RIGHT – OFB Farm Bill Committee chairman Scott Neufeld also attended a Farm Bill hearing in Wichita, Aug. 25. Clear Channel Radio’s Senior Farm News Editor Don Atkinson (right) interviewed him about OFB’s Farm Bill priorities.
Oklahoma Farm Bureau Online Monitor the latest Farm Bureau and agricultural news and information online at okfarmbureau.org. Currently online: • Member Savings – Make your Farm Bureau membership work for you! Learn more about all of the great discounts you can receive by selecting the FB Discount Buyers Card tab under “Membership.” • OFB News – Read about Oklahoma Farm Bureau’s recent drought recovery summit and other agricultural news by selecting News Releases under the “News” tab.
(meetings, continued from page 1) “Water, truck weight regulations, and the Farm Bill were the most consistently discussed issues,” Norvell said. “People are concerned about the statewide water plan that will be presented to the legislature next session and also the lawsuit that was recently filed against the state by the Chickasaw and Choctaw tribes.” August Area Meetings provide the foundation for OFB’s entire grassroots policy process allowing members to have an active voice in policy development. “The next step is for members to take these ideas and submit them through their county resolutions process,” Norvell said. “After that the state resolutions committee will meet and put together their state resolutions committee report, which will be presented to the voting delegates of OFB at state convention in November.” To see a photo gallery of the 2011 August Area Meeting season, visit okfarmbureau.org and select “galleries” under the News page.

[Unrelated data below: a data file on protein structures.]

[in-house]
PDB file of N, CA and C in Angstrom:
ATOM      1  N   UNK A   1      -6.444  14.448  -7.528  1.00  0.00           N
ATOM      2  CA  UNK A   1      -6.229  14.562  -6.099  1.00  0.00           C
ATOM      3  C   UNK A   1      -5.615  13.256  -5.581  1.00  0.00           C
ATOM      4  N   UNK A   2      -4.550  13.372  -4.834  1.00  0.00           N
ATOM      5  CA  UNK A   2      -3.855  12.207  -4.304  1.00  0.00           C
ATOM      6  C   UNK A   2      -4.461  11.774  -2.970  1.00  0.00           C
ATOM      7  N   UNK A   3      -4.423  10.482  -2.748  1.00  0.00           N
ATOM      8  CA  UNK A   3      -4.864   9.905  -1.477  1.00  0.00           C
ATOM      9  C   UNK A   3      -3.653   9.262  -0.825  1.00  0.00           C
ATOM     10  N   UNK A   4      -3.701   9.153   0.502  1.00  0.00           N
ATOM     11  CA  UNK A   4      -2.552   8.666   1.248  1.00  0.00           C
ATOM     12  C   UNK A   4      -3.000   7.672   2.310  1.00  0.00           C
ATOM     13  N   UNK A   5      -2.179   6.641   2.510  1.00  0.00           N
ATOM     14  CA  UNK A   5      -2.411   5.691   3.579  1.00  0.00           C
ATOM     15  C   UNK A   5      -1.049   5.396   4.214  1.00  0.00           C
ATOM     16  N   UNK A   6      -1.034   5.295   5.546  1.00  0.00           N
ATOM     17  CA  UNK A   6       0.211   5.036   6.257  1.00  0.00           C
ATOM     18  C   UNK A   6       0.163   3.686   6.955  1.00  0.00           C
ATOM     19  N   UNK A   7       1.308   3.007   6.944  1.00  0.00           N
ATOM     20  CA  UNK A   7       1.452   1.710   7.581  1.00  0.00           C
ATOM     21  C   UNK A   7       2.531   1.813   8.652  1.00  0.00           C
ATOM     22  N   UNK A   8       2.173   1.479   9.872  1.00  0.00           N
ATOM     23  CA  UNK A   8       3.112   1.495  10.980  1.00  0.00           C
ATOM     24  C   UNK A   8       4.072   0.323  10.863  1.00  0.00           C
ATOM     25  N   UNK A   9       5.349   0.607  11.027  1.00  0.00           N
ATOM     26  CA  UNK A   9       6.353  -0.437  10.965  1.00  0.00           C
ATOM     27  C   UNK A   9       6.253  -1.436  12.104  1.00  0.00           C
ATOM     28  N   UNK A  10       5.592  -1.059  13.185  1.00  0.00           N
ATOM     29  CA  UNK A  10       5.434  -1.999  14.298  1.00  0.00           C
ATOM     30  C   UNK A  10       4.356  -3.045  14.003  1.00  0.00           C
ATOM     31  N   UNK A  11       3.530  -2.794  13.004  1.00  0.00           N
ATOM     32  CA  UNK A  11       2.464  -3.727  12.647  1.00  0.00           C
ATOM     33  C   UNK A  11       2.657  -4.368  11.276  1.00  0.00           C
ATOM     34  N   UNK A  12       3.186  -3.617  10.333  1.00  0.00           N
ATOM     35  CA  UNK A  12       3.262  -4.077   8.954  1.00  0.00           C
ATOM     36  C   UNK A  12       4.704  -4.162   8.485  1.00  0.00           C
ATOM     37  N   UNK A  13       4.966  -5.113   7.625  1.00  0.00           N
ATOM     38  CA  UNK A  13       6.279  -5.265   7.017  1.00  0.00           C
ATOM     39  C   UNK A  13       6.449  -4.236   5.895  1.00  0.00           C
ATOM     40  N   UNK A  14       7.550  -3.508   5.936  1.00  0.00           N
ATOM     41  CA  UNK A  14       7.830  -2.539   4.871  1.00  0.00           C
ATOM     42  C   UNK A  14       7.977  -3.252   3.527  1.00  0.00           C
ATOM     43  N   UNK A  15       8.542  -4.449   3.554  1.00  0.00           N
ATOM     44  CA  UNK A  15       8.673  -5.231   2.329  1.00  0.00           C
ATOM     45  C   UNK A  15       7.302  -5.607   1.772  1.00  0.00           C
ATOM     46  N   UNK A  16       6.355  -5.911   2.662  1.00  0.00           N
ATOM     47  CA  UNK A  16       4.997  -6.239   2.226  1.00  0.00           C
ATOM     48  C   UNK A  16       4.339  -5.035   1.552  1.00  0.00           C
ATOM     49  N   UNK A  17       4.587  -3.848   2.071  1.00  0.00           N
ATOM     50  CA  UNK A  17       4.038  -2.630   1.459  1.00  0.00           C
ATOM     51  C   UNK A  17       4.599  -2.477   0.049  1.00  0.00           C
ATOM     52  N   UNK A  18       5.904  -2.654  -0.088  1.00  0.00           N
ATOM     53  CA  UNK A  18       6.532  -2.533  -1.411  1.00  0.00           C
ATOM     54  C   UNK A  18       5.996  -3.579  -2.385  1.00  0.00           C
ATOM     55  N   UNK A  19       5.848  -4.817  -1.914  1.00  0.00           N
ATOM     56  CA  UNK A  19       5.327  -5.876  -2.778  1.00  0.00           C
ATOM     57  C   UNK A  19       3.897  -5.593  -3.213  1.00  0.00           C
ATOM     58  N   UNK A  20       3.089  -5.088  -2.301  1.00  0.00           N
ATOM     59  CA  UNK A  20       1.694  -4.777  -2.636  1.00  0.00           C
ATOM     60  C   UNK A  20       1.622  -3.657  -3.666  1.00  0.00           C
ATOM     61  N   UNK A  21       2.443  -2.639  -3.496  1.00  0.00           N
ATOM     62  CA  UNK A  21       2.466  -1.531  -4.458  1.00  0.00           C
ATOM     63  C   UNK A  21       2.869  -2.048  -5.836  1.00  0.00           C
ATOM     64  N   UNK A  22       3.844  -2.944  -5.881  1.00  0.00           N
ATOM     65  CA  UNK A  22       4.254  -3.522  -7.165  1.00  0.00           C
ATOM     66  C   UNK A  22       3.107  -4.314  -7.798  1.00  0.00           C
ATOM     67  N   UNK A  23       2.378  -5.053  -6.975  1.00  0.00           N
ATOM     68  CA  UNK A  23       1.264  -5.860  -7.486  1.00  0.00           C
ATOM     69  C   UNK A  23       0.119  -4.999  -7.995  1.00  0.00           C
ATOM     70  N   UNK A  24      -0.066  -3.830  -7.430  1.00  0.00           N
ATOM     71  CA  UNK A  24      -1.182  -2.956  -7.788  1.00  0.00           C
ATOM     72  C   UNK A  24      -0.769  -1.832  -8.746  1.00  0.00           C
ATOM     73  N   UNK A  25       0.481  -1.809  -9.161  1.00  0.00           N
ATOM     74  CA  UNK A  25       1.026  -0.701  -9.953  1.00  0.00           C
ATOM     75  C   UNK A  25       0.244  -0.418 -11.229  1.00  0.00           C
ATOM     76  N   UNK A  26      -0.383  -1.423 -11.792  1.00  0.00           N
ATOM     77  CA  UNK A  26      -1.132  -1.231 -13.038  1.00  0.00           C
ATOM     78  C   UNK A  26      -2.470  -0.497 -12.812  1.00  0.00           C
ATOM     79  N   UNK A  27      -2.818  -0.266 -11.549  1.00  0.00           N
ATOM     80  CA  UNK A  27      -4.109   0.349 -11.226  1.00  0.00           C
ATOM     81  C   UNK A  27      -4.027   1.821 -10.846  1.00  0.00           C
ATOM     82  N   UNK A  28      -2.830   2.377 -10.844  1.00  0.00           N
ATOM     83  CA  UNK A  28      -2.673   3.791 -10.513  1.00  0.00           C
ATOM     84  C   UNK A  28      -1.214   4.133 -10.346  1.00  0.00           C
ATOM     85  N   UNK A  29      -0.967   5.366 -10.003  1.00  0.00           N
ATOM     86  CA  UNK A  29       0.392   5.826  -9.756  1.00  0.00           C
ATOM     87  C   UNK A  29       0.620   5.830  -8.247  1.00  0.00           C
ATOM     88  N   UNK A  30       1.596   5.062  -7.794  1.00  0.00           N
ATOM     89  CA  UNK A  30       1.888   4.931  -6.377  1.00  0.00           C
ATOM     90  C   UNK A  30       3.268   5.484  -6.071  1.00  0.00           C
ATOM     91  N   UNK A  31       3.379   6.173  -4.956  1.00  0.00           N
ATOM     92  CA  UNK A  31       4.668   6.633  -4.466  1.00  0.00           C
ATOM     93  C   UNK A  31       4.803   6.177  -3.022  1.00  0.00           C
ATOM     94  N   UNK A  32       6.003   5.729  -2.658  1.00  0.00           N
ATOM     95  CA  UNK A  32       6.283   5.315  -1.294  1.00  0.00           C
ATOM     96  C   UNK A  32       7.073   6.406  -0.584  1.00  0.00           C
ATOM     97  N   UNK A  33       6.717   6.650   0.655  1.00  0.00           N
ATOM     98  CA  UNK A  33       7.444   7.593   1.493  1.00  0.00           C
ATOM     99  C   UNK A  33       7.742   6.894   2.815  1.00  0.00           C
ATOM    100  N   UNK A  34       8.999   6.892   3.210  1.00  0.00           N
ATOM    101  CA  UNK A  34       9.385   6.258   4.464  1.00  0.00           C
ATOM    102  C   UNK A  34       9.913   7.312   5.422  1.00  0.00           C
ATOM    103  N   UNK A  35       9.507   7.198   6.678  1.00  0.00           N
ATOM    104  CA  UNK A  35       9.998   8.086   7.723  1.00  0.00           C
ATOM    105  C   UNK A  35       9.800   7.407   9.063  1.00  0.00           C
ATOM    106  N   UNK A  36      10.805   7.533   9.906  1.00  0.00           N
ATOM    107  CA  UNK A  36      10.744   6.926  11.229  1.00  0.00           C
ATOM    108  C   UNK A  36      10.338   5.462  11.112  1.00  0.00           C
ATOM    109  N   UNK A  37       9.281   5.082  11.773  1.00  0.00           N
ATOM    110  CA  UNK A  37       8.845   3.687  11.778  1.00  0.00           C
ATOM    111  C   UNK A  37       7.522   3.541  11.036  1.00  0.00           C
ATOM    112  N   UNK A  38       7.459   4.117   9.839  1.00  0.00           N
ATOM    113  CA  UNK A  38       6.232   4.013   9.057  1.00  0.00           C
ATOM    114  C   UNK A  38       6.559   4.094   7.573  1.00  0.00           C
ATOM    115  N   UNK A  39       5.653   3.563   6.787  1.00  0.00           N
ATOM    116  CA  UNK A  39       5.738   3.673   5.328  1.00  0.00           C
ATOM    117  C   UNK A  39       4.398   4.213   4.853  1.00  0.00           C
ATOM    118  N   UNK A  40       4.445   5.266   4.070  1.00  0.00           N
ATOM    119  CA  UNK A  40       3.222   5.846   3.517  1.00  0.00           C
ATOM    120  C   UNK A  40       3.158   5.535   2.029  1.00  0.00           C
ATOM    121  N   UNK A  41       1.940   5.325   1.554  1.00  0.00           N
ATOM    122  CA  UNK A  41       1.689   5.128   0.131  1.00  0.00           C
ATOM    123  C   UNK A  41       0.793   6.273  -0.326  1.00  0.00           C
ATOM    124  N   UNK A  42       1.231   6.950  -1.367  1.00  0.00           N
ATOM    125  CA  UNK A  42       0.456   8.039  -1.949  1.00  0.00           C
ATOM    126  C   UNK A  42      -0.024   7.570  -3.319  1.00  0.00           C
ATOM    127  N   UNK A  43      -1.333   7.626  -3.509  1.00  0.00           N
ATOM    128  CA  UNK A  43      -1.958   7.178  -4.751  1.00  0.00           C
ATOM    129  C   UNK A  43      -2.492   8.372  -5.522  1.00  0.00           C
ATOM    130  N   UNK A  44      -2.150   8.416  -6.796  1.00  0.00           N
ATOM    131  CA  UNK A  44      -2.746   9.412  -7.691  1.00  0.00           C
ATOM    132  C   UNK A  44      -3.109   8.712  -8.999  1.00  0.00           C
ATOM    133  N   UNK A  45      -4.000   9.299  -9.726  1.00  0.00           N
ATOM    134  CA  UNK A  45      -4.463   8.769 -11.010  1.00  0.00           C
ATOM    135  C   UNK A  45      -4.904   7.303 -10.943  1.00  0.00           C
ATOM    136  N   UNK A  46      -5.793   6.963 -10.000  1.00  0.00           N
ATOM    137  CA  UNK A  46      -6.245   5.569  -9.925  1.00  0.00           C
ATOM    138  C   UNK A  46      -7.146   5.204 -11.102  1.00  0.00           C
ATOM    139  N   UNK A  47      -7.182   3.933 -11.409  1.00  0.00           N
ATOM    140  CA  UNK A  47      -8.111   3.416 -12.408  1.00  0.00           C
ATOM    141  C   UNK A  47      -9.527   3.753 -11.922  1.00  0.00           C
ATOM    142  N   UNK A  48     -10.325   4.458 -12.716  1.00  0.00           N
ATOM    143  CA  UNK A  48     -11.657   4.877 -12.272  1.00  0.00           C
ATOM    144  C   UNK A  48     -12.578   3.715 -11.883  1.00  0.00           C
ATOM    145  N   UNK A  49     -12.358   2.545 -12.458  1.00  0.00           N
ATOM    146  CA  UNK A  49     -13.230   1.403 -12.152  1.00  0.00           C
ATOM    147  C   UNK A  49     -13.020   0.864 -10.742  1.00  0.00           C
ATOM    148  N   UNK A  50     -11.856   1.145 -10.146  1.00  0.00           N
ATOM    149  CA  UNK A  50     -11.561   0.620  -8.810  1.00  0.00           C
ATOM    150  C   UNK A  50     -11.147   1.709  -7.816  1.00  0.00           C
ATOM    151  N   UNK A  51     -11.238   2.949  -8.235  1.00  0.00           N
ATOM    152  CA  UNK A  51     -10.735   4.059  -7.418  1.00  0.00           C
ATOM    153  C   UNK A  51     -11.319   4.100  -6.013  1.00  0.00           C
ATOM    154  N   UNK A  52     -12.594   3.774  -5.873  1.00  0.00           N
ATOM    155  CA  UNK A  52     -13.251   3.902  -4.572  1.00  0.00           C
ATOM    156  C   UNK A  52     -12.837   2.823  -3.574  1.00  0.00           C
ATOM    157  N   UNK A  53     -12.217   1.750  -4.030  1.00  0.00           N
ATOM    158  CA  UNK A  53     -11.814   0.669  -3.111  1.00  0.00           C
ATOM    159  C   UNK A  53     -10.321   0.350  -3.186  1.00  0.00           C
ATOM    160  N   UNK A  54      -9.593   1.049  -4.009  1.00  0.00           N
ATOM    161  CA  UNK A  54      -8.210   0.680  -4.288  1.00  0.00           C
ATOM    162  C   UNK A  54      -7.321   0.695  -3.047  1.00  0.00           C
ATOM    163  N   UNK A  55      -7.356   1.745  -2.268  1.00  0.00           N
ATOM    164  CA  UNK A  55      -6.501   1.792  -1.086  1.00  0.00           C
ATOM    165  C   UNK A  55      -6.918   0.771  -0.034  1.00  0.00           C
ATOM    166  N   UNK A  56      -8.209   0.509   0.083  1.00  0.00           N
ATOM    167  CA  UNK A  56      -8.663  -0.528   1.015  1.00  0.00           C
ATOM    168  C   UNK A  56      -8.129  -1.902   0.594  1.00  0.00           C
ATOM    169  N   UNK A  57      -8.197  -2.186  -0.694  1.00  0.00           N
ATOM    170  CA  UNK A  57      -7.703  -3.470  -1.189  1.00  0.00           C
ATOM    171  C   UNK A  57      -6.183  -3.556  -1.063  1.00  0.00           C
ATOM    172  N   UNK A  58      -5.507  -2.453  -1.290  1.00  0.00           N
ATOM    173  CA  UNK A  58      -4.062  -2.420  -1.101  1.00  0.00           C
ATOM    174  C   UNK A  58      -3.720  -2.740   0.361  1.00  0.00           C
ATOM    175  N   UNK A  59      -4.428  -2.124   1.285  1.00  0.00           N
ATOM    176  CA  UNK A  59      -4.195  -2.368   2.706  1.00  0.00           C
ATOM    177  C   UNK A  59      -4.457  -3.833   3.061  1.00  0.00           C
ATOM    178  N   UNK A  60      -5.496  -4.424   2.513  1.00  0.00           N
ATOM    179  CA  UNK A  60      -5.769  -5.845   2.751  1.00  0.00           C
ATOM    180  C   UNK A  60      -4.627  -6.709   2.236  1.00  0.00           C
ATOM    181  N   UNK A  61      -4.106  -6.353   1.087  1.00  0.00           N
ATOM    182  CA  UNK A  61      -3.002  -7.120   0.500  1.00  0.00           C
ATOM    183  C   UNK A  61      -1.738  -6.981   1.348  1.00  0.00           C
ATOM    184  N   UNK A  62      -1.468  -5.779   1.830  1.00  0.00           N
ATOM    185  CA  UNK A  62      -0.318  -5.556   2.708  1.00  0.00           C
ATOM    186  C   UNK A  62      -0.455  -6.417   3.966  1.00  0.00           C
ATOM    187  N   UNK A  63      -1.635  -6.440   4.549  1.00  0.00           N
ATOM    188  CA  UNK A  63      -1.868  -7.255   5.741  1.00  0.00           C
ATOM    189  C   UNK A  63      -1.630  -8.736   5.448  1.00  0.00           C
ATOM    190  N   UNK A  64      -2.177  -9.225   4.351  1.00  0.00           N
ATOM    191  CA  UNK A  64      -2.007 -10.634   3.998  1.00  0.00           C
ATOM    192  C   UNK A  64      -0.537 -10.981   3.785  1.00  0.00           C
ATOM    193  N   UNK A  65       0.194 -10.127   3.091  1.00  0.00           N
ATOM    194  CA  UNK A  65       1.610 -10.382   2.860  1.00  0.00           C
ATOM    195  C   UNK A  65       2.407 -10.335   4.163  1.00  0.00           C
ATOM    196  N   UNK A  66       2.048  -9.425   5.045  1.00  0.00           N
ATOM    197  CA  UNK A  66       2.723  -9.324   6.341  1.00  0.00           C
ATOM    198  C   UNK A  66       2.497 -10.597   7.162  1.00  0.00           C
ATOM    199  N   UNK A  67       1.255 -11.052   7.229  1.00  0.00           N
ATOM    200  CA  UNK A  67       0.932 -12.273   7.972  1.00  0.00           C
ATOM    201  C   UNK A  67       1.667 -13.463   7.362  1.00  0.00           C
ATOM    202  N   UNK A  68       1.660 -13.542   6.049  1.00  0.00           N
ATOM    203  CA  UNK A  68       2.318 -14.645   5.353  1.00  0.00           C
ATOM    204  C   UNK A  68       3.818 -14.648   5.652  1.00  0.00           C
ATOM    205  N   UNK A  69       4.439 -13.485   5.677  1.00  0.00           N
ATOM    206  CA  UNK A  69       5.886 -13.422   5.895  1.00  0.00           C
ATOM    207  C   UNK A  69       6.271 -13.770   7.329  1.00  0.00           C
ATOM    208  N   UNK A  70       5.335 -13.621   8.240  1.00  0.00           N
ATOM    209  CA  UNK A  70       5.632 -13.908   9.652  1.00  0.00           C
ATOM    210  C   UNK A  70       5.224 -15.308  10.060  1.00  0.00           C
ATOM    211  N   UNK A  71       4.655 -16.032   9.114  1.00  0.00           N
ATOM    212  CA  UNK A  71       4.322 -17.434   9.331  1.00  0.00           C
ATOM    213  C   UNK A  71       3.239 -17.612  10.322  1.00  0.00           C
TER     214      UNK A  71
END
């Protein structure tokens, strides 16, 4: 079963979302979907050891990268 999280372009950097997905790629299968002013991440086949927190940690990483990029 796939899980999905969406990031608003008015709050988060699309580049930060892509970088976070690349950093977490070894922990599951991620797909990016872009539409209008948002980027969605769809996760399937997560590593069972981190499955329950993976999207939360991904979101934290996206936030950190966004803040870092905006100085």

Payne Co. YF&R Bucket Calf Show Payne Co. Farm Bureau’s YF&R group sponsored the Payne Co. Fair bucket calf show again this year. Around $1,700 in cash and prizes were awarded to the more than 30 exhibitors.
ABOVE – OFB employee Whitney Bender interviews Payne Co. 4-H’er Delaney-Linn Corter about her bucket calf project. RIGHT – Bucket calf show exhibitors (left to right) JayQuin Carpenter, Anthony Zetterberg, and Rayanne Bowman wait to talk on the microphone. 4-H’ers are asked questions about the feed and health of their projects during the interview portion of the competition.
State Fair season is here Oklahoma State Fair
Oklahoma City, Sept. 15-25 okstatefair.com Get your fill of fried food, carnival rides, livestock shows and all things agriculture at this year’s two major state fairs. Oklahoma Farm Bureau plans to attend the Oklahoma State Fair with a booth display and involvement in other activities such as hosting a livestock judging contest at the fairgrounds Sept. 16. For more information about the livestock judging event, contact Chris Kidd at email@example.com.
Tulsa State Fair to celebrate two centuries of fair seasons 2011 marks the 200th anniversary of agricultural fairs. In September 1811, the first agricultural fair attracted more than 3,000 farmers and townspeople in Pittsfield, Massachusetts. Founder Elkanah Watson recognized the need for farmers to improve everyday practices, so he organized what grew into a traditional annual gathering called a fair - part education, part entertainment and part competition. From livestock shows to garden produce and two primitive rides, this first fair gave birth to the pattern of fairs that continue today. This year, the Tulsa State Fair will continue to promote the rich fair season heritage and celebrate its own 108th anniversary.